Police abandon nine out of ten burglary cases

Insurance companies raise their concerns over mediocre burglary investigations

Police abandon nine out of ten burglary cases in Denmark, according to a new report from the National Audit Office.

There is no reason to pursue a case if there is not enough evidence for investigation, claim police.

READ MORE: Most thefts and burglaries under 100,000 kroner not investigated

However, according to the insurance industry, this is a serious concern.

“Police give off a good impression when they come out and investigate after a burglary – but I think many will be disappointed to hear the police then go home and put the cases in a pile,” Hans Reymann-Carlsen, the vice president of insurance organisation Forsikring og Pension, told DR.

“There is a need for more comprehensive police investigations, as it is us who are left with the task of replacing the stolen goods.”

Police: There is no need to waste time
Bent Isager-Nielsen, a police inspector at Copenhagen West Regional Police, says it is “common sense” that police abandon many burglary cases.

“It all comes down to evidence,” he told DR.

“If there are DNA traces, fingerprints, witnesses or CCTV images, we can use this evidence as a starting point. But if there is nothing to go by at the initial assessment, then we may very well be forced to drop it. That way we can spend our time and resources on something else.”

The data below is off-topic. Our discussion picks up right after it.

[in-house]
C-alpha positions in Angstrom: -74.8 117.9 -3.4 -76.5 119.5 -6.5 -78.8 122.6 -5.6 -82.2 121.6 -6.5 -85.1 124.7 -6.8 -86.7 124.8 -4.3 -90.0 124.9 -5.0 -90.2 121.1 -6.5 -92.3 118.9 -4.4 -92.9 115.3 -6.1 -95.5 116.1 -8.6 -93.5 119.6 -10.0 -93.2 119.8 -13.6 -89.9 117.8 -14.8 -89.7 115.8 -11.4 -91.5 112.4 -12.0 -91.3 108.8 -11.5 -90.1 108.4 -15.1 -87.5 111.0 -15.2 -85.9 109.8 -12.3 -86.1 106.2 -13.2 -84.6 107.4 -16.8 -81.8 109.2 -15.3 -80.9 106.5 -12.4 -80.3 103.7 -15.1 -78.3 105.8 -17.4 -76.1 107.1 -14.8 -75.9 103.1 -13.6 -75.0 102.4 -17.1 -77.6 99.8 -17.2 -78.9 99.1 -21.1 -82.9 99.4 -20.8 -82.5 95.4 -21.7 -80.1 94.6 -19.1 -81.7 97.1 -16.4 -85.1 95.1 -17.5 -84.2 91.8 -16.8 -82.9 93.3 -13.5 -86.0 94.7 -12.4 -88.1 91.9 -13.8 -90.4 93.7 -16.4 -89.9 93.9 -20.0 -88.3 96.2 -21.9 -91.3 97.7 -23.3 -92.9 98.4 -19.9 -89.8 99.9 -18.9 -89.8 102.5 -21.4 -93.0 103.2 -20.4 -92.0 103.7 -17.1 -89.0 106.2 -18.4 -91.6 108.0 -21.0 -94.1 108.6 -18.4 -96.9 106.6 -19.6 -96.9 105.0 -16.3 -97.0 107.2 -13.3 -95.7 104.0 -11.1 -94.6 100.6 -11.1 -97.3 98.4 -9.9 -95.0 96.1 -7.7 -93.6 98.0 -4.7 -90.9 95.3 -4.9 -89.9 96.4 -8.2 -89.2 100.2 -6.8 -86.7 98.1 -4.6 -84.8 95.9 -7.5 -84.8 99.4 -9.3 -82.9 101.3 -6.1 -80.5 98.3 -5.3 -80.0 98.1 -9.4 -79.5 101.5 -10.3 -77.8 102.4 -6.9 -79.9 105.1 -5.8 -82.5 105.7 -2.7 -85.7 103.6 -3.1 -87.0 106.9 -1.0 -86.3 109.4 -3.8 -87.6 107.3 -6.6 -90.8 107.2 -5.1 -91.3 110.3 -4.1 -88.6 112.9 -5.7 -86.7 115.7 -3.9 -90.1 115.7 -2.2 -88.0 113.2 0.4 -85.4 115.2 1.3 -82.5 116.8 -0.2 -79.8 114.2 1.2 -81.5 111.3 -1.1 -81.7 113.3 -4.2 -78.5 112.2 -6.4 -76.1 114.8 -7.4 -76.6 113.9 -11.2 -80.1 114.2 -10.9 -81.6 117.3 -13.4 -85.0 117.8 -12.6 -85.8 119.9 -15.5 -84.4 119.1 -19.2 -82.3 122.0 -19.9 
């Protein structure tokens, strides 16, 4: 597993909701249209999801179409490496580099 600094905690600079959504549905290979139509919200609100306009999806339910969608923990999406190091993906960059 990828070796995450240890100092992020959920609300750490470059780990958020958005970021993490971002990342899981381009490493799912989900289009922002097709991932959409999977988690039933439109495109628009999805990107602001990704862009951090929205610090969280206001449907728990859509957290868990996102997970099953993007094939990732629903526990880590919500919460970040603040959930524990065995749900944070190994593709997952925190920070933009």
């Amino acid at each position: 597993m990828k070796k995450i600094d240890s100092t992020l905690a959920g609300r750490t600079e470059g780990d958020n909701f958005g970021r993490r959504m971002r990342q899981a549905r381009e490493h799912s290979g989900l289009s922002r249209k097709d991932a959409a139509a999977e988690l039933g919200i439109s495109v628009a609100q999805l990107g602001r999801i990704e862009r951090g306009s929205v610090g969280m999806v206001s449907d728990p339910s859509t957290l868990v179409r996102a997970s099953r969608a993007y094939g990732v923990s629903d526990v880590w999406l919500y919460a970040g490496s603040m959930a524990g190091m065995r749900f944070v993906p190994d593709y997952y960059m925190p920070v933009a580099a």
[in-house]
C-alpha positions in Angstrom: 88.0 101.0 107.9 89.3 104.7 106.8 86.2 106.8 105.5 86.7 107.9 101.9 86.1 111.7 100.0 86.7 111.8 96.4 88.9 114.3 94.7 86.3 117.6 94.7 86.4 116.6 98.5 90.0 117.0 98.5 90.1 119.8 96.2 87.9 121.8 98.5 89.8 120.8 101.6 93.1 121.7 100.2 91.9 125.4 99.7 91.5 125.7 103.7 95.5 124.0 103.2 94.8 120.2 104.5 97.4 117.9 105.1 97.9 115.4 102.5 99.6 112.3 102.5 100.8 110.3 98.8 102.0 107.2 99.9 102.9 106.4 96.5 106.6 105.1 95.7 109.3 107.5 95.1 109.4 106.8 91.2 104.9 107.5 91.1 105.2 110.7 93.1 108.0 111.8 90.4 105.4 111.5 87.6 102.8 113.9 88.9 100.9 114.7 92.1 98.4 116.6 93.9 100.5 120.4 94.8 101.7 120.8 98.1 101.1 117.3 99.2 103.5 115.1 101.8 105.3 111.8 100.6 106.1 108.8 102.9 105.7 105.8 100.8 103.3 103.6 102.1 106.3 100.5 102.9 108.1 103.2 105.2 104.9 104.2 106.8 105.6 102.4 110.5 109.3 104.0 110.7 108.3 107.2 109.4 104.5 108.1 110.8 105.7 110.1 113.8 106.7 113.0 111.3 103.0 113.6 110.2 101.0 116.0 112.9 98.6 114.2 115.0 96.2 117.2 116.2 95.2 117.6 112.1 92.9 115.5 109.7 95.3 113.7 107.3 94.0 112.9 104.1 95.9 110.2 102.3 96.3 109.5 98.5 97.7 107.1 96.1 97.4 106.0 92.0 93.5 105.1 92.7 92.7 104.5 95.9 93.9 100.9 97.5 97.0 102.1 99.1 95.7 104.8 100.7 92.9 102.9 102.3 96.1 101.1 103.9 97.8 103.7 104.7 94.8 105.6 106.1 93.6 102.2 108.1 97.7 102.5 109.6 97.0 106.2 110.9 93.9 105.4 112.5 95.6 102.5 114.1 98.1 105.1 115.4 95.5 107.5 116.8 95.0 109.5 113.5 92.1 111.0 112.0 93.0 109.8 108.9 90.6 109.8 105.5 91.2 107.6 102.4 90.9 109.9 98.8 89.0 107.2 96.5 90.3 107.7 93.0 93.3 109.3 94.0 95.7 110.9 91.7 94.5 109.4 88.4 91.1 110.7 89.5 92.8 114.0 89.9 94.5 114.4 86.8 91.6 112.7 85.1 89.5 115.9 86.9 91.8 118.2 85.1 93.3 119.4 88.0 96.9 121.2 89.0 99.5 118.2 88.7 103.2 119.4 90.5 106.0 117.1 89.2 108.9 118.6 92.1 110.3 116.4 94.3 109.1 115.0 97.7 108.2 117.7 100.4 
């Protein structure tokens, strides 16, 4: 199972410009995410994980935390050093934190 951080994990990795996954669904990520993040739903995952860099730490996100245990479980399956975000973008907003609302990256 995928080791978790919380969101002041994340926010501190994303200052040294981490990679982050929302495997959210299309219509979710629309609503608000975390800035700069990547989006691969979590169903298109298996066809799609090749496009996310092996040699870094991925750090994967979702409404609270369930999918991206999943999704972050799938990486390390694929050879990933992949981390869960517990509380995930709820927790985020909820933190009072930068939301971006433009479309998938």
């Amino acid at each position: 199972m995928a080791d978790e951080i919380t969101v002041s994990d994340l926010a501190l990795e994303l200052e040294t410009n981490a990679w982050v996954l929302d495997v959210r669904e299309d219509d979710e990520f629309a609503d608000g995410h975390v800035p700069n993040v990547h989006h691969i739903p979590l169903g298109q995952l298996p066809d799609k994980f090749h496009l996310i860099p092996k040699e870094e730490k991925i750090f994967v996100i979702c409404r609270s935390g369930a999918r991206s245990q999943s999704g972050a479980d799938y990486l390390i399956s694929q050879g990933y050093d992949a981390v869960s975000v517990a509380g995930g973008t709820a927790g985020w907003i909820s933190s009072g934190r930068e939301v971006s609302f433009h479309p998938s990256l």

Cases are stored
Once a case is filed, the police cease their investigation. However, if new information emerges, a case will often be resumed and reassessed.

“We keep a tight record of all our cases. That way, if we find a perpetrator responsible for a number of burglaries in a particular area, we reassess our records and may be able to crack the case,” explained Isager-Nielsen.

Scandi neighbours better at solving burglaries
Reymann-Carlsen is frustrated at the Danish police’s lack of action.

“We have three to four times as many burglaries in Denmark than they have in Norway and Sweden, yet our neighbours are twice as good at solving cases. To me, this is highly problematic,” he said.

In 2014, police closed a total of 274,000 criminal cases – about 30 percent of all cases.